The first guy was believable but Russ Meyer doesn’t carry the same credibility. That’s problematic, sure. His ties to Adam Edelen and the the Cormans also do not help him. But that doesn’t mean what he’s saying is in any way untrue. Thankfully for him, Sinnette’s story went public first, establishing a pattern. It’s clear that the Bevin team is attempting to retaliate against ANYONE holding them accountable. A second Democratic state lawmaker now claims Republican Gov. Matt Bevin tried to persuade him to switch parties and that the governor’s chief of staff threatened to punish him politically when he refused. [Ronnie Ellis]

The Southern Association of Colleges and Schools says the University of Louisville appears to be out of compliance with its standards regarding presidential selection, external political influence and board dismissal. [Business First]

Karyn Moskowitz, a Paoli native, is “veggie obsessed.” She moved to Louisville from her rural town to establish farmers markets on the city’s east and west sides, where access to fresh food was sparse. [News & Tribune]

LMPD Looks For Answers, Needs Your Help

Do people really believe the folks responsible for one of the biggest Metro Animal Services scandals in history – those now running Louisville Forward – can solve this city’s problems? That’s a terrifying prospect. [WDRB]

Student-run newspapers can be great experiences, giving students a taste of what they’ll face if they continue with a journalism career. They learn to chase important stories and dig for the facts. They learn to take on powerful institutions and hold officials accountable. [C-J/AKN]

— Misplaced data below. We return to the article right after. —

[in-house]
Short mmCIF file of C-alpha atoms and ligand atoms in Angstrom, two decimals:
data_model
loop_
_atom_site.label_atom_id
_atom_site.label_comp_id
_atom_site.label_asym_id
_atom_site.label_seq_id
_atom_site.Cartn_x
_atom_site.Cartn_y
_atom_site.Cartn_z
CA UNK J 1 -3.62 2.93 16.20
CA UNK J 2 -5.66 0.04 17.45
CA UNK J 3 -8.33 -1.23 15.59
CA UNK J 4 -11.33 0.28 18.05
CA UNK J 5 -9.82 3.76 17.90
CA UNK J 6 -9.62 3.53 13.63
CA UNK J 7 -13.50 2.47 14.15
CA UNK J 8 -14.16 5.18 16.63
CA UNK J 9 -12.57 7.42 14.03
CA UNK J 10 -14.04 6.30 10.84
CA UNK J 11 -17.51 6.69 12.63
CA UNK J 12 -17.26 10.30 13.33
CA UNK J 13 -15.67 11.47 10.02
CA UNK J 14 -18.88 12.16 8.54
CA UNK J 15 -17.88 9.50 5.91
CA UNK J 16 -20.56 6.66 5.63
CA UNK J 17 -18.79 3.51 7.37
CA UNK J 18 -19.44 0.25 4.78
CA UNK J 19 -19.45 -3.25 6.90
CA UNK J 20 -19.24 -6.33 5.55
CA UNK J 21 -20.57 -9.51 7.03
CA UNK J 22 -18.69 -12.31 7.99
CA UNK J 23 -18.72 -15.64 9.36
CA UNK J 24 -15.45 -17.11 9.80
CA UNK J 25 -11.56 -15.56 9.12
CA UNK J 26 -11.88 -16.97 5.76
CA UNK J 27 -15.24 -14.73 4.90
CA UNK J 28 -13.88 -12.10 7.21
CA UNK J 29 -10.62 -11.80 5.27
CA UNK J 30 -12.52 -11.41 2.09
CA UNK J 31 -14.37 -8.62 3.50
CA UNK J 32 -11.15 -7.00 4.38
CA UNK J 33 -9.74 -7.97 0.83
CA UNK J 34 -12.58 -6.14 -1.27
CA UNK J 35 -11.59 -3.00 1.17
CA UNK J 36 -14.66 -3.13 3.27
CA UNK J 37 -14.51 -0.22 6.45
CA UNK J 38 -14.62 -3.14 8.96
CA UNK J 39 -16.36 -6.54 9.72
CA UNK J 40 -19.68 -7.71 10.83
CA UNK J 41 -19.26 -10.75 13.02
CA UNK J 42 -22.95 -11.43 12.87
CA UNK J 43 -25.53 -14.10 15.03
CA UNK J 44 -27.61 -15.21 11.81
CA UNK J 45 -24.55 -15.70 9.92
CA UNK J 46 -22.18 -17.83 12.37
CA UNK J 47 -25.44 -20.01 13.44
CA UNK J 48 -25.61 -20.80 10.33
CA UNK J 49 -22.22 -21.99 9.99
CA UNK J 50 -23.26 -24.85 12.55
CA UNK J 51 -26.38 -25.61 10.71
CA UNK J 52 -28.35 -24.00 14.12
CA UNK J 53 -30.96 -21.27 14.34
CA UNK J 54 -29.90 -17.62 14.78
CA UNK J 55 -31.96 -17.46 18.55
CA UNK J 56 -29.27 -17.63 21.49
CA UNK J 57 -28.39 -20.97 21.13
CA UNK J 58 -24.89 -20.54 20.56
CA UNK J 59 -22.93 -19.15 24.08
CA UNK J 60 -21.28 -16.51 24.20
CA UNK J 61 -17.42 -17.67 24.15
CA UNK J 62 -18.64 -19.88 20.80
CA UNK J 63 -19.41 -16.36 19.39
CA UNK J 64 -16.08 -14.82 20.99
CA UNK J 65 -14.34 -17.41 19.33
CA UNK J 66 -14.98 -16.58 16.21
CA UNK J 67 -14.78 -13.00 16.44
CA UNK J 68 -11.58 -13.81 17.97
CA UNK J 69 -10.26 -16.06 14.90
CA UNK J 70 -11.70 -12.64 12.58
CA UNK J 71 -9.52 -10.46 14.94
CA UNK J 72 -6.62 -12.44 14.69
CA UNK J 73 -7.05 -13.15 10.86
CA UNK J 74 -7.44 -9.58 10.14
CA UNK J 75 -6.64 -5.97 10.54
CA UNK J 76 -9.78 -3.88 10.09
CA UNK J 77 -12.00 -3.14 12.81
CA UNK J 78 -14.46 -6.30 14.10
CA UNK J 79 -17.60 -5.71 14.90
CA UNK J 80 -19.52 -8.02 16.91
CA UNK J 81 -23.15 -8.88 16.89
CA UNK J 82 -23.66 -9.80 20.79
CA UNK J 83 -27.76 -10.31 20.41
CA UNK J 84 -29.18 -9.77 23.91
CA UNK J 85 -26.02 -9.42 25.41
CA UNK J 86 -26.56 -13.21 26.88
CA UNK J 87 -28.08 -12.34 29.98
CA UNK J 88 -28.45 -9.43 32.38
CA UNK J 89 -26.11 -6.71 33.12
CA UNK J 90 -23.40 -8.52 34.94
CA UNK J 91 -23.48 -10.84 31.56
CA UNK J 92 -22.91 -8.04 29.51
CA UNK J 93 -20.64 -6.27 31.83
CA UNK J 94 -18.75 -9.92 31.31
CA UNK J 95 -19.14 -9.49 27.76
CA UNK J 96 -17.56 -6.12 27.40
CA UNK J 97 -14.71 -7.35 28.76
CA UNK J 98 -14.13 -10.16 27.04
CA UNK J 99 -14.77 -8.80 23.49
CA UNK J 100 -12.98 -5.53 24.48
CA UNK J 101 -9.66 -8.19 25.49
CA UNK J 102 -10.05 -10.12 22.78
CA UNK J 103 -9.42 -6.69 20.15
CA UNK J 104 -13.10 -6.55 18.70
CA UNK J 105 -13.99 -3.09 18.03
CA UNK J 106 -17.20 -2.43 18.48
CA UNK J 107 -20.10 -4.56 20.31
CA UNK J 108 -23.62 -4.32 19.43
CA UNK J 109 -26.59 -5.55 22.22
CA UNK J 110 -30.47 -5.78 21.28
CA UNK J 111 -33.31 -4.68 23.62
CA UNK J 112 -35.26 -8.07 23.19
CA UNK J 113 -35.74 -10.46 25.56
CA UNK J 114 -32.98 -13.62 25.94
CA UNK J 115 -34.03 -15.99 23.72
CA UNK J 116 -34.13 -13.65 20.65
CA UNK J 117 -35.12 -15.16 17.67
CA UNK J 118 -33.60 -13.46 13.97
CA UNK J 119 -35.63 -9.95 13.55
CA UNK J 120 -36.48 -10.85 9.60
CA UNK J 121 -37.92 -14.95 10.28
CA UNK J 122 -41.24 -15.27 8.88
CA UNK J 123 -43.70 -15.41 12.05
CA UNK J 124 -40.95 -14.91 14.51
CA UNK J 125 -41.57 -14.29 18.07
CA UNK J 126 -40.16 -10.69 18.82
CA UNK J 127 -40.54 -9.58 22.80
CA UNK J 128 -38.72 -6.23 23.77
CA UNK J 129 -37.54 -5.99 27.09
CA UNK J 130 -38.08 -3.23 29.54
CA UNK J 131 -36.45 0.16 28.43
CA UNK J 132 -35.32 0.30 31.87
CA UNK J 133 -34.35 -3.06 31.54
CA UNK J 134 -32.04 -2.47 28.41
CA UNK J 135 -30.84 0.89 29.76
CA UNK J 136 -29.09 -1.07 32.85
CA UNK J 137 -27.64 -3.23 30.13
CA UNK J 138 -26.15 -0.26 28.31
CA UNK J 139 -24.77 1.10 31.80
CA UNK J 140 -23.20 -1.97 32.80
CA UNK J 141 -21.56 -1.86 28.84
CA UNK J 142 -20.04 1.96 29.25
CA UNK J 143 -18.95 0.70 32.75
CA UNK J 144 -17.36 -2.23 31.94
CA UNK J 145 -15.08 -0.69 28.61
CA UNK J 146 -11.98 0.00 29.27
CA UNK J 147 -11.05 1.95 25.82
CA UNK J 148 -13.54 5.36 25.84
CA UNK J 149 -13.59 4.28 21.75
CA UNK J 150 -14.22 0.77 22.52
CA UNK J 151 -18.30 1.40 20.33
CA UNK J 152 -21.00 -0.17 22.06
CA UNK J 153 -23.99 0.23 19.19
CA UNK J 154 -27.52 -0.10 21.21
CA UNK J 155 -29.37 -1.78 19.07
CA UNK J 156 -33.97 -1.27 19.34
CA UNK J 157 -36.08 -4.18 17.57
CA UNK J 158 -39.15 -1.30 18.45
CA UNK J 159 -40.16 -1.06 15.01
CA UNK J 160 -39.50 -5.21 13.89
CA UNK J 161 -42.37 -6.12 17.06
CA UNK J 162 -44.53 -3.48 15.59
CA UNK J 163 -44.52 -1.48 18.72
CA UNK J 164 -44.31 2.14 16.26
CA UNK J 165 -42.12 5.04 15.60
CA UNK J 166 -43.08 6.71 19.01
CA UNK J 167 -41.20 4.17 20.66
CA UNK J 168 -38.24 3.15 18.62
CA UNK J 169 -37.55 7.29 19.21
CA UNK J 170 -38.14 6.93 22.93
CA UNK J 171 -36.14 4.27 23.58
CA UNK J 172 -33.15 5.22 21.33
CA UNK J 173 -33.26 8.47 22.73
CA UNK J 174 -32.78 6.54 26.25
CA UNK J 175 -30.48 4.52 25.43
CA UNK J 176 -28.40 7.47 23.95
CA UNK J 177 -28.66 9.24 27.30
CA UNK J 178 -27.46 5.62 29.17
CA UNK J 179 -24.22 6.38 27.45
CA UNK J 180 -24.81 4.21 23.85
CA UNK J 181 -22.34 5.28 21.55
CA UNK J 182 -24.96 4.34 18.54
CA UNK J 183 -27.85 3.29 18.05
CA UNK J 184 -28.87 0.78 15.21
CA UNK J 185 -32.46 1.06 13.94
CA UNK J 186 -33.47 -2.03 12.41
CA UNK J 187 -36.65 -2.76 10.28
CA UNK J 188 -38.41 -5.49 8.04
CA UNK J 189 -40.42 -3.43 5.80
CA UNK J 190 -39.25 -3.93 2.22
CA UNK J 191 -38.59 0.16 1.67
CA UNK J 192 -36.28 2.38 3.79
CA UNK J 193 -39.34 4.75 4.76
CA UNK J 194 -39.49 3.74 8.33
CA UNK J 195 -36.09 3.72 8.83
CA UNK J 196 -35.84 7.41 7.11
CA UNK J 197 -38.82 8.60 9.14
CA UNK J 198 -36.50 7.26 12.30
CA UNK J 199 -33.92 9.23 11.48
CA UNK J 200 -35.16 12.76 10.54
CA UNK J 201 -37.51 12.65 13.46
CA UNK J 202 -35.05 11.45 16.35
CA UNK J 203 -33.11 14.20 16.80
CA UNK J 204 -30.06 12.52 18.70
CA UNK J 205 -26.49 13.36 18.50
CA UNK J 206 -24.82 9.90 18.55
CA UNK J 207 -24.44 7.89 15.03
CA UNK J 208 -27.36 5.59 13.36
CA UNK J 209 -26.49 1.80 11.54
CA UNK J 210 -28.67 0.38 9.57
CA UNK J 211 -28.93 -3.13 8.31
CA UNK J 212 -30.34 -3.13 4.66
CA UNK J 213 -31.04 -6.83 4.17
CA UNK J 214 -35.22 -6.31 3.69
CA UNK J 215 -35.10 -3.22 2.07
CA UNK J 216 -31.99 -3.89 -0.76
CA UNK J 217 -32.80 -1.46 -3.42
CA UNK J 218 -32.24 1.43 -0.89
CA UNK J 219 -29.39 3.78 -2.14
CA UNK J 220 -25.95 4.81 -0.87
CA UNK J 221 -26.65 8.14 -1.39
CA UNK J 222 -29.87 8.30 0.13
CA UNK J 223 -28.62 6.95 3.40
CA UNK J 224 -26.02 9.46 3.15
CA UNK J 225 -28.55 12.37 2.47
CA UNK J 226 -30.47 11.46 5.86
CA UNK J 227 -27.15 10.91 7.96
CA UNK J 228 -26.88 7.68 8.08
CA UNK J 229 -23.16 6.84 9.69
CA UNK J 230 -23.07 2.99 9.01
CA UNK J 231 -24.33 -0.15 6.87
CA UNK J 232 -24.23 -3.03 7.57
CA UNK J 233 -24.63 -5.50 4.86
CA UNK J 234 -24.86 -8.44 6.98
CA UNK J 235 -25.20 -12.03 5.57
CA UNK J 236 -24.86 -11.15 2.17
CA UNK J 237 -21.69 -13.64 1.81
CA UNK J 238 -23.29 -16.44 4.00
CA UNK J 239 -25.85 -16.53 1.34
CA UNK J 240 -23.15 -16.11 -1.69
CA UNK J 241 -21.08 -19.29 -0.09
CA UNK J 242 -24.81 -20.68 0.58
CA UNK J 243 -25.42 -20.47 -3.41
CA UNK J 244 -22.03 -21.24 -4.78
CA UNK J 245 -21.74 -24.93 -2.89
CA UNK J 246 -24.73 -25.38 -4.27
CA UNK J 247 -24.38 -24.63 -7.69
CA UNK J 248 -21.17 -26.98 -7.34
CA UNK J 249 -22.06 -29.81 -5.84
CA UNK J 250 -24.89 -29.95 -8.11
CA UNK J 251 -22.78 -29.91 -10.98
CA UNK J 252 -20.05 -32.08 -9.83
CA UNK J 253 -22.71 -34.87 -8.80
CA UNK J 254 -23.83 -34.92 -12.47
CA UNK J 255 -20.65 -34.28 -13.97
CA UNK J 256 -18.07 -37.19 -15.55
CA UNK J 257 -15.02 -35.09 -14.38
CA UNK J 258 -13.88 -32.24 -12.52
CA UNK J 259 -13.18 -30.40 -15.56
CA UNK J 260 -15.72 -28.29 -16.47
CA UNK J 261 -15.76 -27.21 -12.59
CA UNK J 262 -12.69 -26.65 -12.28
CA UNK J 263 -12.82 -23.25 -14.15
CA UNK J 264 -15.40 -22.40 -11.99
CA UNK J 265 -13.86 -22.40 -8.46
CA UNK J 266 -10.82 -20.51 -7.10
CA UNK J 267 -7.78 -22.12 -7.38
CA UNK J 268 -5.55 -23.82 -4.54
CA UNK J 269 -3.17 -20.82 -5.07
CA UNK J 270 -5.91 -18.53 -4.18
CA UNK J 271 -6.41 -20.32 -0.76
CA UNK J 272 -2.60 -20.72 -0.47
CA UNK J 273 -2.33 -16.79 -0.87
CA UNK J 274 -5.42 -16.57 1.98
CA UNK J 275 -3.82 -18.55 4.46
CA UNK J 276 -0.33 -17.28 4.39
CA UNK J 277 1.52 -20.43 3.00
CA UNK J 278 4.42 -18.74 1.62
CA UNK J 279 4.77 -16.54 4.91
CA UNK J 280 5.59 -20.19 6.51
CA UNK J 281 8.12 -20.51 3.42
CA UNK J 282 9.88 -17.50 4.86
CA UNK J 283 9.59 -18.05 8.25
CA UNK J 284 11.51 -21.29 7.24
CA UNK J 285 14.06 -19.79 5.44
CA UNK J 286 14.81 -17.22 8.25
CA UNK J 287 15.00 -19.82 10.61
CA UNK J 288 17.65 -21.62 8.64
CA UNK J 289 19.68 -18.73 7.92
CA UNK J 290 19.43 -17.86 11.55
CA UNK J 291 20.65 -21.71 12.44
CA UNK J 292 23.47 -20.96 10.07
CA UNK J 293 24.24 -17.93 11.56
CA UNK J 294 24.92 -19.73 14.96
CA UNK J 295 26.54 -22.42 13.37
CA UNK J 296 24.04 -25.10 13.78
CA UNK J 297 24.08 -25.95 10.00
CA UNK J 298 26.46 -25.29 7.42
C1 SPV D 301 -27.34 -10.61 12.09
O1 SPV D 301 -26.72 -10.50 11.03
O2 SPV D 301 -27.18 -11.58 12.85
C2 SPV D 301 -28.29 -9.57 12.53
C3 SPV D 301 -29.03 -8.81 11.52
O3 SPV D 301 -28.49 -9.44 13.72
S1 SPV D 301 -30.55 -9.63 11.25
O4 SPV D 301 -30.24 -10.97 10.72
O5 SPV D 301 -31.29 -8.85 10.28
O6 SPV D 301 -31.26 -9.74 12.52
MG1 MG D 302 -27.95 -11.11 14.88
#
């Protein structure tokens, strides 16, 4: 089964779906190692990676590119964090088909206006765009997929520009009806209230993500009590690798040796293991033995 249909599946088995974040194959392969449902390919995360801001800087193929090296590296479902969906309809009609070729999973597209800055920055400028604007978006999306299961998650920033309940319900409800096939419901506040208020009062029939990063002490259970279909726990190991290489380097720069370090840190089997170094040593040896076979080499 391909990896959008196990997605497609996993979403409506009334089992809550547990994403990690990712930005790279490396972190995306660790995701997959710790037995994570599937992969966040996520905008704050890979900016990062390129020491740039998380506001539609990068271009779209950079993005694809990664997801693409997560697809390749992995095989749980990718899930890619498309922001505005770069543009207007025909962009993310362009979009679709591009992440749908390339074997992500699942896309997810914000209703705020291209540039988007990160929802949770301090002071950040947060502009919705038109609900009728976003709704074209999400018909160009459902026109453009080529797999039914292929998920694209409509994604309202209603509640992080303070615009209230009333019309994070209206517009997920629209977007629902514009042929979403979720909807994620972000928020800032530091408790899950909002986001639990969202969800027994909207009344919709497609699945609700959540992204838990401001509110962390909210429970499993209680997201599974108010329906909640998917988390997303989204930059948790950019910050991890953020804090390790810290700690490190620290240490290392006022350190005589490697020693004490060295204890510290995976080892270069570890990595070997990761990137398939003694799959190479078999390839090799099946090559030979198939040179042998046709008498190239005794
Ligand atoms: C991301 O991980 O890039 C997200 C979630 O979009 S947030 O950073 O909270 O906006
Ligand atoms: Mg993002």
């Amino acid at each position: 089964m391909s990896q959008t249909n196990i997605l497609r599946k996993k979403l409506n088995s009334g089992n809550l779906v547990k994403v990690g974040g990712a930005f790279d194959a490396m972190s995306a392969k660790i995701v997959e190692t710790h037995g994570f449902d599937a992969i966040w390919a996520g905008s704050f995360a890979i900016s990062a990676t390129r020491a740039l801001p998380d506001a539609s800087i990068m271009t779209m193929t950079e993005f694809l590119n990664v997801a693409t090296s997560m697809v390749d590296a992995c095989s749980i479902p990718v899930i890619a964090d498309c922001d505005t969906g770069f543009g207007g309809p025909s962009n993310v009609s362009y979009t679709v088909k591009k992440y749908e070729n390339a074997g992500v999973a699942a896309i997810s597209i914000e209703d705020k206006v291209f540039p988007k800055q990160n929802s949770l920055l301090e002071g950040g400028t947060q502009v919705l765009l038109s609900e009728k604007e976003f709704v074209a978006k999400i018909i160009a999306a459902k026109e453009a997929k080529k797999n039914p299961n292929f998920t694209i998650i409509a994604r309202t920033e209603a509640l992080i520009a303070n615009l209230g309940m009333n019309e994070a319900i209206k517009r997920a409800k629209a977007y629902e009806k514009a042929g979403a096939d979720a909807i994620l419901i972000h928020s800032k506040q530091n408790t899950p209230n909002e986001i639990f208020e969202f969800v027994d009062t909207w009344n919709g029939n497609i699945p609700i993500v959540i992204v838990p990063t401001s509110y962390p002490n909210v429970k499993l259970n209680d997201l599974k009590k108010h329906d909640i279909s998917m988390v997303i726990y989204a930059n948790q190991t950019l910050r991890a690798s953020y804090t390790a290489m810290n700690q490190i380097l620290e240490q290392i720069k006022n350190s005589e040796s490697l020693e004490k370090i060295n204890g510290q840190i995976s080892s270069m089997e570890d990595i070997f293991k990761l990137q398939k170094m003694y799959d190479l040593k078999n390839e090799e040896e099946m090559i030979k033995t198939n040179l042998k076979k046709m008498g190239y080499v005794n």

The city of Louisville is calling on residents for ideas to improve the health of the city. [WHAS11]

Oh, look, Valarie Honeycutt Spears noticed that there were more than 200 testing violations in Kentucky schools. She’s failed to investigate anything in Montgomery County. [H-L]

WARNING! RIDICULOUS AUTOPLAY VIDEO! Detectives with the cold case unit at the Louisville Metro Police Department hope the anniversary of a Louisville man’s death will prompt someone to come forward. [WLKY]

Religious freedom is a valid defense for a Michigan business owner who fired a trans woman after she asked to dress in accordance with her gender identity, a federal judge ruled Thursday. [HuffPo]

Are you excited about all the new apartments downtown no one will be able to afford? [WAVE3]

Middle- and lower-income children don’t visit eye doctors as often as wealthier kids, and as a result, thousands of them may have undiagnosed sight-threatening conditions, U.S. researchers say. [Reuters]

Matt Bevin has asked the Kentucky Court of Appeals to overturn an order that blocked his overhaul of the University of Louisville Board of Trustees. [WFPL]

Surprise! Fraternity atmosphere can (especially in Frankfart) make state capitols hotbeds of sexual harassment. [USA Today]

Remember that big warehouse fire at Appliance Park last year? GE Appliances has a new plan for the site. [Business First]

Health officials in Clark County are taking a different path toward a yearlong plan for a county needle exchange. [News & Tribune]

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Jim Ramsey-UofL Funtimes Just Won’t Quit, Now Involves Fun Foundation Construction Shenanigans

What this story doesn’t tell you is that one guy is paying for everything out of his own pocket. That means he’s making massive campaign contributions to Trump in violation of FEC limits. [WDRB]

James Ramsey, who was forced to resign last month as president of the University of Louisville, apparently plans to stay awhile at its foundation, where he is still president. The foundation is constructing new offices at its building at 215 Central Ave., for Ramsey and Kathleen Smith, his chief of staff, according to a university official and several tradesmen who were busy working Friday on the space. [C-J/AKN]

Surprise! TARC is making cuts/alterations/changing routes again. Just what Compassionate Possibility City needs – more (bad) transportation changes for the working poor. [WHAS11]

We’ve been yelling about it for years and here you go. Many people in Lexington who see doctors at University of Kentucky HealthCare write checks to the Kentucky Medical Services Foundation. [H-L]

WARNING! RIDICULOUS AUTOPLAY VIDEO! The Muhammad Ali tribute hanging at Spalding University has disappeared. [WLKY]